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Old 09-21-2007, 07:37 AM   #3
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Originally Posted by Richard Waller View Post
Hot from the press, the new Shorter Oxford English Dictionary highlights the decreasing use of the hyphen. 16000 words have lost their hyphens. Apparently it is too much trouble for users of txt and email, so out they go.

Fig leaf and pot belly are now separate words. Pidgeonhole and leapfrog are merged together.
I thought the trend of turning hyphenated terms into a single word had been well established long ago.

Just dropping the hyphen is new to me, or at least I haven’t noticed much of that going on.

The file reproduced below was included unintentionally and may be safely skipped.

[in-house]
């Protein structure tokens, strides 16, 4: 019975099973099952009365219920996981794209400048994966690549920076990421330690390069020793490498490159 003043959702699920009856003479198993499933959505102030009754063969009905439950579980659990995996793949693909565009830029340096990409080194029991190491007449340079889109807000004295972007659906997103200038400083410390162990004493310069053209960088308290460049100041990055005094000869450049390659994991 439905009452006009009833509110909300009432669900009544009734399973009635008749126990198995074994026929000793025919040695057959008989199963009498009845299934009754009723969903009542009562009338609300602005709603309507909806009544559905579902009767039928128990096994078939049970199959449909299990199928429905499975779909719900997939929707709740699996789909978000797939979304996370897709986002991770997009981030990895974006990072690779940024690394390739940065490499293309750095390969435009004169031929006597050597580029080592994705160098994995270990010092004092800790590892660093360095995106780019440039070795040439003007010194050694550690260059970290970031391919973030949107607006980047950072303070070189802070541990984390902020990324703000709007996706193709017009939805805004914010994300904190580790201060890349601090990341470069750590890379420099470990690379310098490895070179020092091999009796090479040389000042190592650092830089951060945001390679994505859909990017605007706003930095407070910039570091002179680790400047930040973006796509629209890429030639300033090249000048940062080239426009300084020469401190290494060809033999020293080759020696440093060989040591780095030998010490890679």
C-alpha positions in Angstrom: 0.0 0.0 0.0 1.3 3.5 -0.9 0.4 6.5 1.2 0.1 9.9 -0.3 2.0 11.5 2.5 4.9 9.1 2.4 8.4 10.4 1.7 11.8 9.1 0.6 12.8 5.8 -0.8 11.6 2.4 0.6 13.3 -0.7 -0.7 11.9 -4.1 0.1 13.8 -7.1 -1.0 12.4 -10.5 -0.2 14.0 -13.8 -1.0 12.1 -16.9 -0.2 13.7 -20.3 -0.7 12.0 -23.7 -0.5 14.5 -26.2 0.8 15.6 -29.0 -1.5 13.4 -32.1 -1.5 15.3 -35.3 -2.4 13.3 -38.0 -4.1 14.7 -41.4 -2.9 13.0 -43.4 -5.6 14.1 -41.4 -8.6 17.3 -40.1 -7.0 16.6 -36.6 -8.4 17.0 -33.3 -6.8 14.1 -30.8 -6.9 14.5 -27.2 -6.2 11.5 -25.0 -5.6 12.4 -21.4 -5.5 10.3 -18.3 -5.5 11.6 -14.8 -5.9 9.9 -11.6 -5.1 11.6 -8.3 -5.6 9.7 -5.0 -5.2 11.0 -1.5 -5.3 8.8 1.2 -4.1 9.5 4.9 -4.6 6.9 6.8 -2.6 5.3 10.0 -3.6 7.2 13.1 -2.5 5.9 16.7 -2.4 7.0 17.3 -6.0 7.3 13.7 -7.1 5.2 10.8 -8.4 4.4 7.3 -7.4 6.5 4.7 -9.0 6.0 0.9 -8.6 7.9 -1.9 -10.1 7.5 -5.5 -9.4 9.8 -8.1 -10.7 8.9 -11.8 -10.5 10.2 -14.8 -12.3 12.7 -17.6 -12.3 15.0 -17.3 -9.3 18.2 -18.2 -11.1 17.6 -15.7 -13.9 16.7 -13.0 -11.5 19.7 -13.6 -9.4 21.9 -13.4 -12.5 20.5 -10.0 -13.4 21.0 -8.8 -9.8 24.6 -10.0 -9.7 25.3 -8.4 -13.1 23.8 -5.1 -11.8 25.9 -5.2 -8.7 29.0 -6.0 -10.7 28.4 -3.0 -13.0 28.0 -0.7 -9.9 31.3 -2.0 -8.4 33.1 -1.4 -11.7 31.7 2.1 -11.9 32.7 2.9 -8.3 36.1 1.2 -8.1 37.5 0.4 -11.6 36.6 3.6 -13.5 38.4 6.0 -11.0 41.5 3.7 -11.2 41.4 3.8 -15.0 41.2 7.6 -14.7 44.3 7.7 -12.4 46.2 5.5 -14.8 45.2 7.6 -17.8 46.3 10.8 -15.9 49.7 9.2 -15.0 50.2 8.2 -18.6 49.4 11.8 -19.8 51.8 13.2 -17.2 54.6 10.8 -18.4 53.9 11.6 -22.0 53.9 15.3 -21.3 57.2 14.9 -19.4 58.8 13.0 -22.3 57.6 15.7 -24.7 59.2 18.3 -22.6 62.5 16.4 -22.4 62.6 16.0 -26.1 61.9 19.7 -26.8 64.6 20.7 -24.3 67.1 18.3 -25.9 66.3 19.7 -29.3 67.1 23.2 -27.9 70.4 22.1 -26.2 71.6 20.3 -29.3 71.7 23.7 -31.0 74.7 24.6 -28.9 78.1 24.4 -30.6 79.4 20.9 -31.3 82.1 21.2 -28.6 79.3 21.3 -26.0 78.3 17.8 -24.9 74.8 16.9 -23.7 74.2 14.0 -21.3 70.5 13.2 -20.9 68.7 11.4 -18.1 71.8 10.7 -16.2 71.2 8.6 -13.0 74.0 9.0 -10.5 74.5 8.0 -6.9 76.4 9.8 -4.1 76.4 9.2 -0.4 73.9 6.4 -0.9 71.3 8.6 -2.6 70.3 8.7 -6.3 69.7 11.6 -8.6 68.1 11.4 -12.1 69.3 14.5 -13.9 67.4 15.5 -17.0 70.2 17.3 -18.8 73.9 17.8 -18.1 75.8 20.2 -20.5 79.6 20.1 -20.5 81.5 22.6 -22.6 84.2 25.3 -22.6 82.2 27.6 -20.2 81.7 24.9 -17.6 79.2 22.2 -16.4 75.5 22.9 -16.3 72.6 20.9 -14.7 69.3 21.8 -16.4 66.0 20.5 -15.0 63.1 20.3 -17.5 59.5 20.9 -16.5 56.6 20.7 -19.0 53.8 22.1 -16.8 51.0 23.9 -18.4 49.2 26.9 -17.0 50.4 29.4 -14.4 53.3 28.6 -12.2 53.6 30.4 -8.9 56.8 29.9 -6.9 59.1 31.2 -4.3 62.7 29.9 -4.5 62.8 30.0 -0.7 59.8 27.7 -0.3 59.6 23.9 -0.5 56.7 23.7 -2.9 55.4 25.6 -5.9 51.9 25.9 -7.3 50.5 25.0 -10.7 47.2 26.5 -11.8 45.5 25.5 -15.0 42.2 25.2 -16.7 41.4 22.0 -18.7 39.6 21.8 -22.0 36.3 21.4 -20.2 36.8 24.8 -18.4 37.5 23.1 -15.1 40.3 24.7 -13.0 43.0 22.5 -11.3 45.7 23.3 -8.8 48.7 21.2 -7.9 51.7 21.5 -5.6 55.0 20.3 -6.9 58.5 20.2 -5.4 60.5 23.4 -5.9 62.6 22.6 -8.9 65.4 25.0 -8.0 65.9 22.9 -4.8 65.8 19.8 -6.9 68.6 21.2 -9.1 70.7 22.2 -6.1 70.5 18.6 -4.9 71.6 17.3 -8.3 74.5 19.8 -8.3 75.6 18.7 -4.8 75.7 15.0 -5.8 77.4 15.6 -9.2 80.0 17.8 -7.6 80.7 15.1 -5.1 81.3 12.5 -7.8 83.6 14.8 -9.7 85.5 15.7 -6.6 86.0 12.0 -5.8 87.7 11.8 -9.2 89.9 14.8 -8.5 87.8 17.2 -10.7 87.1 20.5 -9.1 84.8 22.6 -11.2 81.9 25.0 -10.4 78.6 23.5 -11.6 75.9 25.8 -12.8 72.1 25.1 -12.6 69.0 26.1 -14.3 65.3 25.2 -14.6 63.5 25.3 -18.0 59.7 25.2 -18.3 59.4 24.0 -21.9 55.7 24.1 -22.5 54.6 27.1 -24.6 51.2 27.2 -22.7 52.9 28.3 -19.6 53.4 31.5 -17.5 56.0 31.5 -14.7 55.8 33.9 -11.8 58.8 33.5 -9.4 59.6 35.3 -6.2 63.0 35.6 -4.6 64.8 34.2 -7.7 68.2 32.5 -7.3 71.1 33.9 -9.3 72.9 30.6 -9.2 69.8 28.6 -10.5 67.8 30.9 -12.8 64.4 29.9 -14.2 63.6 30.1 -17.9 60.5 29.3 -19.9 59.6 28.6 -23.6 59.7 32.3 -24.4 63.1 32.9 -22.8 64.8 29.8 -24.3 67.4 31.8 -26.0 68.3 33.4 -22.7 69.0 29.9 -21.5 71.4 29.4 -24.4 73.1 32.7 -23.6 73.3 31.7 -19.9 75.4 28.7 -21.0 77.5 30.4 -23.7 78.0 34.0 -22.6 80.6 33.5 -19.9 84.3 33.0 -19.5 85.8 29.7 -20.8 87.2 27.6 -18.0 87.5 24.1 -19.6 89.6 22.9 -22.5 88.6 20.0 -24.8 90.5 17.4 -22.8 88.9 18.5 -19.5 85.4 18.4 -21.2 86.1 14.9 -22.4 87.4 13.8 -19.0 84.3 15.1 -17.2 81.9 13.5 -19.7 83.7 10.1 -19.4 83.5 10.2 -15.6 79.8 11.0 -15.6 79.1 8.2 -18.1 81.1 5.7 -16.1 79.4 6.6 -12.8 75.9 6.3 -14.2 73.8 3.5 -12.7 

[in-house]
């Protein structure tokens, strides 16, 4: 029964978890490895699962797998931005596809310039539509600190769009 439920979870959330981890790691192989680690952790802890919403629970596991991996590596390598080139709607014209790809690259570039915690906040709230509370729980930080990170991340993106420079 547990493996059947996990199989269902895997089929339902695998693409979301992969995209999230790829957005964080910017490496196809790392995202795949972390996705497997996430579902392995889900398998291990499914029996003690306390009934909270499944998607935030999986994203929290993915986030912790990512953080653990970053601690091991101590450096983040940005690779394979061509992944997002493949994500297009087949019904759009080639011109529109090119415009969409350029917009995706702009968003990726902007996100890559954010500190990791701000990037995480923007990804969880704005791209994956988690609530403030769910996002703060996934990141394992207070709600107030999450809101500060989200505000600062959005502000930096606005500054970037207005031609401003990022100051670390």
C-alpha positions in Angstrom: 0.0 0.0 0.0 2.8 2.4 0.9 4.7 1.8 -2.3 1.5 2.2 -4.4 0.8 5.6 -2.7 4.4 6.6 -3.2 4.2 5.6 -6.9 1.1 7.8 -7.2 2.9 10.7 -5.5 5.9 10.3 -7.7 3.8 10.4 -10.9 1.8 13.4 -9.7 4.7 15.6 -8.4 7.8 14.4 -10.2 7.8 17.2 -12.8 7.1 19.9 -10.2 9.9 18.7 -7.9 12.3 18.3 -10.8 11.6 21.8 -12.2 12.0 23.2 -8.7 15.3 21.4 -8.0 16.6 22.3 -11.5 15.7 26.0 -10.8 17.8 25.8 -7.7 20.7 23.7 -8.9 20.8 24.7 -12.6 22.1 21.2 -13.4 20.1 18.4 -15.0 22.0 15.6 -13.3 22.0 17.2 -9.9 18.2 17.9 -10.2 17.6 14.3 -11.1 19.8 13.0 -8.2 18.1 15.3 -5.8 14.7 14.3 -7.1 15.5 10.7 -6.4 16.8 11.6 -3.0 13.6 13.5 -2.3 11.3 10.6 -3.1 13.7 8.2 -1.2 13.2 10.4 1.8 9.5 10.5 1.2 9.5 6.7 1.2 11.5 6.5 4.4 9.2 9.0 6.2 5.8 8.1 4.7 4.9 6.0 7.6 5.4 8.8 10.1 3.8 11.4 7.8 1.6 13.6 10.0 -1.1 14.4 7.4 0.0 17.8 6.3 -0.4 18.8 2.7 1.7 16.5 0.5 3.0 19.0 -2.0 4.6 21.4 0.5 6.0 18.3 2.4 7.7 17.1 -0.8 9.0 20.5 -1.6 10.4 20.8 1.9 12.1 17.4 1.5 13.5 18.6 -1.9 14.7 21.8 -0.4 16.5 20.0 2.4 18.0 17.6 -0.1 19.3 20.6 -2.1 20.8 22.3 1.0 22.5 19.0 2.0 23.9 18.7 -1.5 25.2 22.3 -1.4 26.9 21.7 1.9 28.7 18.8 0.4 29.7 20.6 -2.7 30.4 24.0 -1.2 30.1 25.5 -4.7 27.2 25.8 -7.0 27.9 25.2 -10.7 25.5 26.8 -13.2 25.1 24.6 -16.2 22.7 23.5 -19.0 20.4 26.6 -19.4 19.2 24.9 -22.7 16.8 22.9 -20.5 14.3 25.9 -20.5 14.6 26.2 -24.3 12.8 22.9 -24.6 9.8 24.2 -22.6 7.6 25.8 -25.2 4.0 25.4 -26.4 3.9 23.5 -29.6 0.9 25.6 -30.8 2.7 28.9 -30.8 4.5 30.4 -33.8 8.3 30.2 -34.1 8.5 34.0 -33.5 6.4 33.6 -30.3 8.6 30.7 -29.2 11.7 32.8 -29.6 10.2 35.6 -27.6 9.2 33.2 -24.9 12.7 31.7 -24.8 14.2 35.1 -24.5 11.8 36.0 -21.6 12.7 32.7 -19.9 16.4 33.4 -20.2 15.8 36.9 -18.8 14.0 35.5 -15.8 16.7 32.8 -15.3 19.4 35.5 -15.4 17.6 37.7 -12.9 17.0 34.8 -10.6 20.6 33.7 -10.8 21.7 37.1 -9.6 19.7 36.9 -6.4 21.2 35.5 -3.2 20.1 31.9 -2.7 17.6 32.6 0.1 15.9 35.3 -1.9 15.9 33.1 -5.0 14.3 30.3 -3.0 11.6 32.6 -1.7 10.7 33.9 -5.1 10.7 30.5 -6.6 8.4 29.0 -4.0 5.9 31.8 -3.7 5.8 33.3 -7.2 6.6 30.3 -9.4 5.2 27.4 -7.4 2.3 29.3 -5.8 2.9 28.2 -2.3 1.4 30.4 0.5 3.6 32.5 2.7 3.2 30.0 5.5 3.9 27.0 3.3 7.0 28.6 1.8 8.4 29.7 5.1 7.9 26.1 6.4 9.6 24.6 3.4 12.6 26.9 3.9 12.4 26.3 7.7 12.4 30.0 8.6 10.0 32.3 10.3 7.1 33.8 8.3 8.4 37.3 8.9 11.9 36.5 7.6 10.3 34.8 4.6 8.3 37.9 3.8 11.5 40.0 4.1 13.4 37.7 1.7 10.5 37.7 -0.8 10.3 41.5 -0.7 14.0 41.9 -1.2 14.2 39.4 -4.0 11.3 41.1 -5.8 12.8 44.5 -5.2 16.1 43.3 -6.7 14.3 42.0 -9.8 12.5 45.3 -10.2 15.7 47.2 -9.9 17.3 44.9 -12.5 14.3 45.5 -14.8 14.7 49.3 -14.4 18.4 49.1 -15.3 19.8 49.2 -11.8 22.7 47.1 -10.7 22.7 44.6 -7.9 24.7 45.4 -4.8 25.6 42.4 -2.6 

But I have never seen fig leaf with a hyphen anyway.

Also have only seen potbelly or pot belly — don’t remember any hyphen there. In our dictionaries, the noun form is shown as either two words or one, while potbellied is always a single word.

Perhaps these are variations in our usage.

I often see wrongly hyphenated terms (phrases which need the hyphen when used as a modifier but retain it as nouns), and if those were to disappear I would be quite happy.

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